On a bike you’re making brutal industrial power with the biggest muscles in your body, this is delivered repetitively, with no need of finesse, through the soft and subtle medium of your feet. Reinforcing your feet into rigid levers strengthens the weakest element of the system, which makes the whole transmission more effective.

Running shoes are designed to absorb energy. On a bike there’s no impact. Cycling shoes transmit energy. If you ride hard in shoes not designed for cycling you will soon destroy them. Cycling shoes save money.

Riding a sports bike with soft shoes on is equivalent to playing table-tennis in boxing gloves, it’s difficult and makes you look foolish.

Just say – ‘No’.

There are no other rules.

What do we want? update

Bikesalive have called a repeat of the action featured last week. It will be at Kings Cross, at 18:00, next Monday, January 23rd.

Last month Transport for London were waiting for the current trouble – over the assumptions underlying the way the streets they administer are laid-out – to blow-over. They’ve now cracked and propose to redesign their crass ‘cycle-super-highway’ modifications at Bow Flyover. They’re asking for our input.

Announcing a change to works completed less than a year ago can only be interpreted as an admission that their last attempt was badly wrong. Bow Flyover is at a critical location, on the boundary of Inner East London – where cycle-traffic is booming – and Outer London, where conditions for cycle-travel are at least as difficult as anywhere else in the whole country. The outcome of the conflicts this discontinuity produces will have national resonance. Proximity to the imminent festival of running and jumping only increases the significance.

Role-models of distinction

In the last days of 2011 I made an expedition to the Inner South-western suburbs, in search of the aristocratic English women once common riding the avenues and squares of London SW1, SW3 and SW7. Happy to be out on my bike but also anxious that they may be extinct, priced-out by tax-exile oligarchs or replaced by descendants, with less confidence in public, who restrict their riding to static cycles in potplant-decked gymnasia?

In the last days of 2011 I made an expedition to the Inner South-western suburbs, in search of the aristocratic English women once common riding the avenues and squares of London SW1, SW3 and SW7. Happy to be out on my bike but also anxious that they may be extinct, priced-out by tax-exile oligarchs or replaced by descendants, with less confidence in public, who restrict their riding to static cycles in potplant-decked gymnasia?
I’m interested in these women as role-models for traffic-riding. They aren’t necessarily accomplished bike handlers, maybe not experts on the Highway Code, probably not students of dry text books, but they don’t have any problem negotiating with pushy motor-traffic of Victoria, Mayfair, Belgravia, Chelsea because they have a very clear idea who they are. Confidence in their own status enables them to claim a share of the common land we call streets. They know they own the road. Their cheerful conduct is easy for others to interpret and react to.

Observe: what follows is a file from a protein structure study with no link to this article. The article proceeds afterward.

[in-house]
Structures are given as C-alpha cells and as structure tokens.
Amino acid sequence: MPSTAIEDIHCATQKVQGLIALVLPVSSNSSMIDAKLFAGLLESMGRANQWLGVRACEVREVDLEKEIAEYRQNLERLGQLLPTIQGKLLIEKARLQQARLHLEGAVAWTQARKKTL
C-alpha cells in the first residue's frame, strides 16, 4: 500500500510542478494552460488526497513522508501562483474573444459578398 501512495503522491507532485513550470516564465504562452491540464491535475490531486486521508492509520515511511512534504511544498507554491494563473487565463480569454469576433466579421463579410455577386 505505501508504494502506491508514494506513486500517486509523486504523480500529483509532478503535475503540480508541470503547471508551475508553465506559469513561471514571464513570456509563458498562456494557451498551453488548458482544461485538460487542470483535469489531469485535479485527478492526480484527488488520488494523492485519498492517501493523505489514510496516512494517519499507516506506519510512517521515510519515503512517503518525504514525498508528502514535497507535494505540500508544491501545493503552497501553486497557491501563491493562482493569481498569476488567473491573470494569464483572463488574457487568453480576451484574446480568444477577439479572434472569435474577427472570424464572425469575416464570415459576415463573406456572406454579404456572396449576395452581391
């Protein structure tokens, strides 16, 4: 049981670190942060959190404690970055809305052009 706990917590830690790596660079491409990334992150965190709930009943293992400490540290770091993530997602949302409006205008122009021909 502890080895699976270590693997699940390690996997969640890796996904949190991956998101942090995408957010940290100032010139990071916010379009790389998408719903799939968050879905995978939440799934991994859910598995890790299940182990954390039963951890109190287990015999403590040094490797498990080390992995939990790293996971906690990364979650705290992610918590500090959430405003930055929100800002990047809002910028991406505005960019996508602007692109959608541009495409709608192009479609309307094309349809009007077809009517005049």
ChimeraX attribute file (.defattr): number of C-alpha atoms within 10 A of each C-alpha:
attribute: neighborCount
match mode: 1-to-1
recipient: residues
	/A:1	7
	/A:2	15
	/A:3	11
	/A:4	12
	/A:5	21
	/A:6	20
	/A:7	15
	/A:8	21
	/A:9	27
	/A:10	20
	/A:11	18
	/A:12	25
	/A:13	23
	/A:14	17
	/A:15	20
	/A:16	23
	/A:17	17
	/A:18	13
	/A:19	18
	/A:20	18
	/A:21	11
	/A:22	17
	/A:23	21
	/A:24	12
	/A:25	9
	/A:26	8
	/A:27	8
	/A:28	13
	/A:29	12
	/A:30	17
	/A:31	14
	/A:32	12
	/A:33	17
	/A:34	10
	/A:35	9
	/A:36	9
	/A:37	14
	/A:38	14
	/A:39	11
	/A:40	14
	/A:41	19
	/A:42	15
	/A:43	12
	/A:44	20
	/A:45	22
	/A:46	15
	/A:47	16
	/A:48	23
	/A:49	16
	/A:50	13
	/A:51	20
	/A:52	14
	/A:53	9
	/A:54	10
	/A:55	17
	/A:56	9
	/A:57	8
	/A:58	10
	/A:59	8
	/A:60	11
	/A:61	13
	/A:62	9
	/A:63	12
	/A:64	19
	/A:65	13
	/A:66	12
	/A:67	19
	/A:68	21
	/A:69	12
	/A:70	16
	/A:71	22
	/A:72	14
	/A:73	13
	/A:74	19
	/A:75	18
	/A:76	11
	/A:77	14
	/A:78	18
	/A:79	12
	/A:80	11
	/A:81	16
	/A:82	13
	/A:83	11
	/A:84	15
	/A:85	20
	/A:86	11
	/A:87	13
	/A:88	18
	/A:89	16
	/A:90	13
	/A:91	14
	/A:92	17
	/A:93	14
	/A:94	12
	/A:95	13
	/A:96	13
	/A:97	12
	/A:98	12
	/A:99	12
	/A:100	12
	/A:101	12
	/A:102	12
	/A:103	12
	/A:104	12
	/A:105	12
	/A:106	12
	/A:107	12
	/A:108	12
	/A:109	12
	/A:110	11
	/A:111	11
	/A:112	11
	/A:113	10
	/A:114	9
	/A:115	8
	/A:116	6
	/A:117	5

In England most social interaction involves class-politics; but this is no barrier to humbler folk, equipped with a bicycle, taking control of the space around them. We can trigger deference in others by cultivating the resolute and friendly style of the land-owning classes.

Before you can share something, you need to possess it. When you travel by bike owning the road is what allows you to be generous to those less fortunate or imaginative than yourself.

Sloane Square is dominated by motor-traffic but now betrays interesting signs of the new era of street design. The entrance to Holbein Place, which is clearly engineered for the random patterns of pedestrians. The slick surface and lack of kerbs are exactly the kind of disconcerting design that forces consideration not compliance.

The concept of shared space was covered yesterday on the Home Service of the the BBC a sure sign it’s coasting into the mainstream.

To emphasise the quality of the streetscape a solo steel-pannist played seasonal tunes behind a long white beard, just the kind of unforeseeable weirdness that make the streets of London so engaging. You can get the idea by opening this link in a new tab then reading the rest with the sound playing, ideally by a wet road with passing cars.

Trinidad/Lapland fusion music?

All this is – however – a distraction from our ethnological mission.

Checking the parked bikes outside Sloane Square tube station, in the corner of my eye a headscarf, signature headgear.

Now I can’t say for certain that this woman knows what her ancestors did in the crusades, to be honest I would expect a more country-in-town style of dress, but her behaviour was characteristic.

She didn’t try any counter-productive riding among the pedestrians, but strode with elegant deportment through the mêlée to the Sloane Square gyratory and took a bold position, away from the kerb, down in the roadway where anyone circulating could clearly see her.

She made a shuffling start, one foot on a six o’clock pedal, the other pushing back against the roadway in the manner of a Stoke Newington infant on a  Draisienne. With that much social presence you can carry-off louche bike control technique. Her red tights matched the shoals of buses.

She didn’t need as much space as a bus – weaving through them and away into the mid-winter dusk – but she commanded at least as much respect.

We OWN THE ROAD.